I can hear it clearly now as if I were there in the Parlour of Birdsall Cottage this moment. The routine of the girls upstairs getting ready for bed.

Lucy reading aloud from a book while reclining in the comfort of the 'ugly chair' in her room. Renowned for its comfort, but not its beauty, my sentimental eldest daughter would never give it up for something more fashionable out of pure loyalty.

Molly begging me for enough time to finish just one more story from her little red storybook.

Rose sitting with legs crossed in the middle of the bed she shares with Molly and works at drawing and writing in her little journal, humming loudly, the cat at her side. I am unable to make out exactly what the song is that she's about, but she seems very sure of the tune and increases in volume as she goes. 

Sophia playing with her dolls, their little doll lives filled with drama and intrigue. There is a great deal of gasping and hushed conversation between them. 

Silhouettes of the Roberts girls by Mrs. Anne Leslie of Shadow Portraits.

Wednesday, August 3

From the Medical Journal 5

George Wright, aged 24, Seaman;
Disease or hurt, Punctured wound
Taken ill 7 January at sea.
Discharged to duty 30 January

While laying out on the fore topsail yard to reef the sail a large sewing needle which he had stuck in the breast of his frock run into the sternum and he says that it is gone quite thro' as he feels it pricking him. In attempting to pull it out it broke nearly about the middle, and while he came to me, he held the piece in his hand it appeared about one inch in length and pretty thick.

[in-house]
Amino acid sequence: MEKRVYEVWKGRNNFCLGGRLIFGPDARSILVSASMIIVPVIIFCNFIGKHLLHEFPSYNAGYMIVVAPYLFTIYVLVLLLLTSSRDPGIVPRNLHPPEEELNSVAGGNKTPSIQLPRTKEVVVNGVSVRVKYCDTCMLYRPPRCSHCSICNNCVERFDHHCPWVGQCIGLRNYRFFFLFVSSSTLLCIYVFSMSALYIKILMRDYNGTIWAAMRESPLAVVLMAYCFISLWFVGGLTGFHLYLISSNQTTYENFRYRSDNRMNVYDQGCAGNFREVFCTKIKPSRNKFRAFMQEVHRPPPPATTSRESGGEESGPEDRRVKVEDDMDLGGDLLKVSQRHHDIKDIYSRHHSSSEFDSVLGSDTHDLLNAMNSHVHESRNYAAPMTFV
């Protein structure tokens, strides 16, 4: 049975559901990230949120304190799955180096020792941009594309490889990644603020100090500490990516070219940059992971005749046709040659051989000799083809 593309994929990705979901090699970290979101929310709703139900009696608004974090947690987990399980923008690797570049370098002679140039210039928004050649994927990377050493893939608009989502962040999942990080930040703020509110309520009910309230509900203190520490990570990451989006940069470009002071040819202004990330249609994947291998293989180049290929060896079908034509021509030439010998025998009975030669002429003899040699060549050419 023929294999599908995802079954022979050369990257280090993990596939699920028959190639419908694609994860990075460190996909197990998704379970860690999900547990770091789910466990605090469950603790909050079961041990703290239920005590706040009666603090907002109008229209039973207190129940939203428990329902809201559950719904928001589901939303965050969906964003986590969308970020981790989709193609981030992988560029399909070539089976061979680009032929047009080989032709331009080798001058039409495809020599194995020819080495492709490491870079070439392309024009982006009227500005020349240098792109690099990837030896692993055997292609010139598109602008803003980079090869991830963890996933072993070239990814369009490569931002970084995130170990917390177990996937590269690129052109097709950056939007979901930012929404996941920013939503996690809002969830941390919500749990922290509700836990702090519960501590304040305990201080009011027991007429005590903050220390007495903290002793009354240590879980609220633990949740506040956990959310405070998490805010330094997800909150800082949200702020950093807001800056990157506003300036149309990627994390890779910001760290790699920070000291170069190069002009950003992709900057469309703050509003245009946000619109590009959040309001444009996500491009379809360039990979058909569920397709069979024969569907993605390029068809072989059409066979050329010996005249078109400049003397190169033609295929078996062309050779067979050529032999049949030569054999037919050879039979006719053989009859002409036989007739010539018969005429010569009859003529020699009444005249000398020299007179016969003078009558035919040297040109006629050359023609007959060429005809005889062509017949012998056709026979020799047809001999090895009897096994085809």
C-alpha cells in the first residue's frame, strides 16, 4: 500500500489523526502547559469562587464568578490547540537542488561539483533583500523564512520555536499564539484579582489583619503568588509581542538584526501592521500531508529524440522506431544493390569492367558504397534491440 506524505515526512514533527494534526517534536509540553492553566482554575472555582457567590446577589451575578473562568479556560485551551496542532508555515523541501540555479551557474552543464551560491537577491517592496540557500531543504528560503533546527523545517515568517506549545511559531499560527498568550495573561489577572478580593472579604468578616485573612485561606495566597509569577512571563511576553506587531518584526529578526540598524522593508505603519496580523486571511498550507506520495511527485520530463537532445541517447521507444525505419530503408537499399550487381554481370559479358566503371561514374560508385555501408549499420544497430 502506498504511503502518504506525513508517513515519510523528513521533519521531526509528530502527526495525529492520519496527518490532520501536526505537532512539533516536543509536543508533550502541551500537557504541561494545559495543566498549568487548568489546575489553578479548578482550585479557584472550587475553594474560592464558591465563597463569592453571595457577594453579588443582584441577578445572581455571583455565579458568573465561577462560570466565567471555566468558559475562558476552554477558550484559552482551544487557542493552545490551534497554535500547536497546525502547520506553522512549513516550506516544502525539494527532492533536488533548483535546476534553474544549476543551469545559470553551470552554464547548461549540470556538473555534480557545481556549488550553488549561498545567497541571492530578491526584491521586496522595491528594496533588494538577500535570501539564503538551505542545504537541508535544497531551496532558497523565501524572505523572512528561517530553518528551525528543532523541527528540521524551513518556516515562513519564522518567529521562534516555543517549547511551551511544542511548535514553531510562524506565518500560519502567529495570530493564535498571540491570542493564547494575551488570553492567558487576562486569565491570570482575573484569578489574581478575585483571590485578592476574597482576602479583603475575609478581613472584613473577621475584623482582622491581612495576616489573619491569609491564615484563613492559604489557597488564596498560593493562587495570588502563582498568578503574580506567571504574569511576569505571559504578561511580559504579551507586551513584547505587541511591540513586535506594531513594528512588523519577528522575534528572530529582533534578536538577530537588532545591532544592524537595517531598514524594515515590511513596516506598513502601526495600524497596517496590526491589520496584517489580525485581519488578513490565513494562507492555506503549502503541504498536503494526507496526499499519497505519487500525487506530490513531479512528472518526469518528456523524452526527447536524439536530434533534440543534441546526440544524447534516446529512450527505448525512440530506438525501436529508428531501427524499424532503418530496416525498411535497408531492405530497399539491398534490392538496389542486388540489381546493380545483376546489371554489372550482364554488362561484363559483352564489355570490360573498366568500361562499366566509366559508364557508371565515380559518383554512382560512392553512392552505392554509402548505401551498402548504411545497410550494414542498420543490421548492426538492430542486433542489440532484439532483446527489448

The original page enlarg'd, part 1
He appeared to be in the greatest apprehension and probably pain - for large drops of sweat fell from his face in profusion and his countenance was quite pallid and dejected. I could see the orifice where the needle had entered, but could neither see nor feel any part of it - altho' he had assured me when I touched the part that he felt the needle prick him inside.

The external orifice appeared about an inch above the joining of the Cartilago Ensiformis. With Mr. P. I agreed to lay the parts externally sufficiently open so as to endeavour to find the remainder of the needle. I immediately made and incision about an inch and a half in a perpendicular direction above and below the orifice but altho' we inspected most carefully we could not discover the slightest vestige of the needle nor where it had got to, all this time the Lad kept telling me that he felt it within him and seemed in very great agitation, and I believe if he had not been supported would have fainted.

After a fruitless search I brought the edges of the wound together and retained them with adhesive straps expecting if suppuration should take place that the piece of the needle would soon appear. I got him put to bed and have administered an anodyne and recommended him to lay in the posture which he finds most ease in.

The original page enlarg'd part 2